Public policy recommendations in the areas of reserve studies and funding, building maintenance, and structural integrity are detailed in CAI’s Condominium Safety Public Policy Report, which was released in October, 2021. CAI is working closely with state legislatures across the country to enact these recommendations into law.
State laws requiring structural inspections and financial reserves will lead to condominium safety. States have the core general government responsibility to ensure building safety. To date, almost 20 state legislatures have considered legislation to improve condominium and cooperative building safety. An important leader in this effort has been the state of Florida.
The Florida legislature unanimously passed SB 4D, the Building Safety Act for Condominium and Cooperative Associations, which was signed into law by Gov. Ron DeSantis on May 26, 2022. The statute includes a framework largely based on CAI’s recommendations, including:
- • Building inspections as structures reach 30 years old and every 10 years thereafter.
- • Mandatory reserve study and funding for structural integrity components (building, floors, windows, plumbing, electrical, etc.).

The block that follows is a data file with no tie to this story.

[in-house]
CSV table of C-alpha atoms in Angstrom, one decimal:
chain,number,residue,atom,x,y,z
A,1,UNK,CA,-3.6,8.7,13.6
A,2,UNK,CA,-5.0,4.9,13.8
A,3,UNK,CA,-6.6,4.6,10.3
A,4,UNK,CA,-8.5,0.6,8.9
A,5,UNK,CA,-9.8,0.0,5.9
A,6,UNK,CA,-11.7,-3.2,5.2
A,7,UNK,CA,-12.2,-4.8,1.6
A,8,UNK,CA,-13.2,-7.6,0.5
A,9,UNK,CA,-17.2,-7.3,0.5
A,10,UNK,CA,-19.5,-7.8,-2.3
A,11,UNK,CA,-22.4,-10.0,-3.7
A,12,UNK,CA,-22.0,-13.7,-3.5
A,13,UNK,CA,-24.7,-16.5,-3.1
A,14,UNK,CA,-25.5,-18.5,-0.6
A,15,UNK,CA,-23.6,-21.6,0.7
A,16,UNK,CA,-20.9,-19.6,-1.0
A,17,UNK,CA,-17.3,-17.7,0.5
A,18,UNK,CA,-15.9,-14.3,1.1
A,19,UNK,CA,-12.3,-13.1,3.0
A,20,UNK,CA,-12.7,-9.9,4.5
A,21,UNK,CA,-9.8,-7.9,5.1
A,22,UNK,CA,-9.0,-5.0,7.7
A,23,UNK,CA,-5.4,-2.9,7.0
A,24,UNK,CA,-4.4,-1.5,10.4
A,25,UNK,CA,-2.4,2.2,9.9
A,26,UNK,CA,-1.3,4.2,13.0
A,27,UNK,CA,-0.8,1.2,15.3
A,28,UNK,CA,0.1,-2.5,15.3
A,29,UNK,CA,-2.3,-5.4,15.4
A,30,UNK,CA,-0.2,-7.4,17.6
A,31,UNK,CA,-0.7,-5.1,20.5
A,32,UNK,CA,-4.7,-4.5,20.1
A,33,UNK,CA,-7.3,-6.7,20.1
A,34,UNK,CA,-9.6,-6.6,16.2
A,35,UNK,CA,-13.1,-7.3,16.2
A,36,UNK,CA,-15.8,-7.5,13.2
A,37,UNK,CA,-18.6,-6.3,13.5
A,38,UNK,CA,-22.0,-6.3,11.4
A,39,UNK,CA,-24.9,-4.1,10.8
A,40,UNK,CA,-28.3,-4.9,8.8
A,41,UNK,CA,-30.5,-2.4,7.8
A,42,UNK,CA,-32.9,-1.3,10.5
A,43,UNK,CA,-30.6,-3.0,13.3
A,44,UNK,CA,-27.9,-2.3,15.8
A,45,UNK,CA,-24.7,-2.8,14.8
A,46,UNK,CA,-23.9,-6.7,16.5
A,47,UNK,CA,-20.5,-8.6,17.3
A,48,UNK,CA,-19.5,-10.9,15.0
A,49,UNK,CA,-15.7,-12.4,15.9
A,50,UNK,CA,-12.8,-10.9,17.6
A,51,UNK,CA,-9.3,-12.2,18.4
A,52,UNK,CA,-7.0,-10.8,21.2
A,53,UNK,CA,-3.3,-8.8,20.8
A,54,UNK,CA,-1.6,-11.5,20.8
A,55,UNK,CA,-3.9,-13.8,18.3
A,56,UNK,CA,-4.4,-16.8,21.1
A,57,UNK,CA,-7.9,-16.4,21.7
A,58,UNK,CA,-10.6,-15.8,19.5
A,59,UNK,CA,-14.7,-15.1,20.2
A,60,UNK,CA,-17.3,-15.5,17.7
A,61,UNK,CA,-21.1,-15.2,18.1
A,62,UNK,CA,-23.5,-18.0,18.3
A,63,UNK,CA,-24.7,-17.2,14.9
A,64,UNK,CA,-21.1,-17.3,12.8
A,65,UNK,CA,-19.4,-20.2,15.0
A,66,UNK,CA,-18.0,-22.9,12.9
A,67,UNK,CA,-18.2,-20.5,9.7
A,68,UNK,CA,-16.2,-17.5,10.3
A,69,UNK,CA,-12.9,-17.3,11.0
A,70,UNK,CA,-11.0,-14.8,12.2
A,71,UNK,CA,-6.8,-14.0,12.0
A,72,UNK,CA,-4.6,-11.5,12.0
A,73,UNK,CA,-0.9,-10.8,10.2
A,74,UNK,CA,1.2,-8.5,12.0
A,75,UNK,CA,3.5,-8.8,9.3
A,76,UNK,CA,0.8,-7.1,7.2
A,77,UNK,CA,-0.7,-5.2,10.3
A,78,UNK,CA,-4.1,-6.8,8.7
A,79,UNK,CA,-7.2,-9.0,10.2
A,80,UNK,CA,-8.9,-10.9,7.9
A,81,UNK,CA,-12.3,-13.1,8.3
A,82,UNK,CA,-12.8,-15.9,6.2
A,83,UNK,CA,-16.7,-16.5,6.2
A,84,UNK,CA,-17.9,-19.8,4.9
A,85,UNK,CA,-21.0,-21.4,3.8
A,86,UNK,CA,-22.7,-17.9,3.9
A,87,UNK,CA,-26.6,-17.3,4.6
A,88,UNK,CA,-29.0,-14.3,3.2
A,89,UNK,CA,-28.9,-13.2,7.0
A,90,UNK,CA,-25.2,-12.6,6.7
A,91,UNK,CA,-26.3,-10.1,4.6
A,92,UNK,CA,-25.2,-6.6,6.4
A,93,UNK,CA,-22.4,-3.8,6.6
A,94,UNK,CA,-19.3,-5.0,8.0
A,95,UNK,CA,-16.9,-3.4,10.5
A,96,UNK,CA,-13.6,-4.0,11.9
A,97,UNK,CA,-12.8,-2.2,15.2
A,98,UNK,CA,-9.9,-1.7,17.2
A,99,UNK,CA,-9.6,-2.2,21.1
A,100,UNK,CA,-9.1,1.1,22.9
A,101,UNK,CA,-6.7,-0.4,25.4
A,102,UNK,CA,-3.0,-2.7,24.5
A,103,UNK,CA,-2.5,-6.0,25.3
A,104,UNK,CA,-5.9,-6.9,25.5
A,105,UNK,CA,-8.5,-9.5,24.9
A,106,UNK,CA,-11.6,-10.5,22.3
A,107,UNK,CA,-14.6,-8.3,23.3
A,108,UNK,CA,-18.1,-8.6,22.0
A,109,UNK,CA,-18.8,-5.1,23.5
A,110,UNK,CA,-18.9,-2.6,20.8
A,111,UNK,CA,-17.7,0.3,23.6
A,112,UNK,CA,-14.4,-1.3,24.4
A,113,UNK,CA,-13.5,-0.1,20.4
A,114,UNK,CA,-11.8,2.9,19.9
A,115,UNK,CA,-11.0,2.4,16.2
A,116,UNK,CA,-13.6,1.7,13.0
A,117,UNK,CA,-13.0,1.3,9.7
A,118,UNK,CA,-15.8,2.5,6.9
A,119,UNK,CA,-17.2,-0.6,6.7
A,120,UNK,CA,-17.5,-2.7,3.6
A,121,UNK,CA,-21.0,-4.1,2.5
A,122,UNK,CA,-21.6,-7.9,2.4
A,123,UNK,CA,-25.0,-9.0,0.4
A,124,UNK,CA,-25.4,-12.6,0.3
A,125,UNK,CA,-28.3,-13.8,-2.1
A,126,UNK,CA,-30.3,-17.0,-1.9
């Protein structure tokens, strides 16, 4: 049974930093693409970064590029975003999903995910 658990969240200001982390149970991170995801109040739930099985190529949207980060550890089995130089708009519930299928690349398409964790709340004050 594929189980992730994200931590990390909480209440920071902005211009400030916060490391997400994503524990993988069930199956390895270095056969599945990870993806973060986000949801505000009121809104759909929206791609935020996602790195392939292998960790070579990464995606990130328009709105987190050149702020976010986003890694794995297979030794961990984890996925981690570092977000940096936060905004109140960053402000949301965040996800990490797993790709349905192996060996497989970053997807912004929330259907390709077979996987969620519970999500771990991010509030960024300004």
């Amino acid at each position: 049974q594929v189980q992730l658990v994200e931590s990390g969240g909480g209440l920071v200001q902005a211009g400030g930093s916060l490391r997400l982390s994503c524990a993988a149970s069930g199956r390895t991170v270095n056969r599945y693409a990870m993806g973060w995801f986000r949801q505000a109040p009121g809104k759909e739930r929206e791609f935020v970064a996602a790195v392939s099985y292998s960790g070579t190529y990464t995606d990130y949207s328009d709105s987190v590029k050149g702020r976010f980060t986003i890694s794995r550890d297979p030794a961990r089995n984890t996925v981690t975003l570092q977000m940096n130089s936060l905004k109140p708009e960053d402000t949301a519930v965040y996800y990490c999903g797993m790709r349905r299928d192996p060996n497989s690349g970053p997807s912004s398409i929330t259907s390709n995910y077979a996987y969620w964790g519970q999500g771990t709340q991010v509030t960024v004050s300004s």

- • Removal of opt-out funding of reserves for structural integrity components.
- • Mandating transparency—providing all owners and residents access to building safety information.
- • Clear developer requirements for building inspections, structural integrity reserve study, and funding requirements prior to transition to the residents.
Other states took the following actions in their 2022 legislative sessions:
- • Illinois passed legislation which clarifies that if an association obtains a reserve study, the study is considered part of the association’s books and records and owners have a right to
Community Associations Institute Fannie Mae & Freddie Mac Temporary Condo and Coop
- examine and copy the reserve study. The bill does not mandate that an association have a reserve study.
- • Maryland enacted legislation mandating reserve studies and funding beginning Oct. 1, 2022.
- • Virginia passed legislation creating a study program under the Department of Professional and Occupational Regulation to analyze the adequacy of existing law to address structural integrity and reserves in common interest communities.
Colorado, Connecticut, Georgia, Hawaii, and Tennessee also saw legislation to regulate condominium and cooperative financial reserve studies and funding. CAI is working with lawmakers in these and other states to ensure the highest quality condominium safety public policy is enacted across the nation.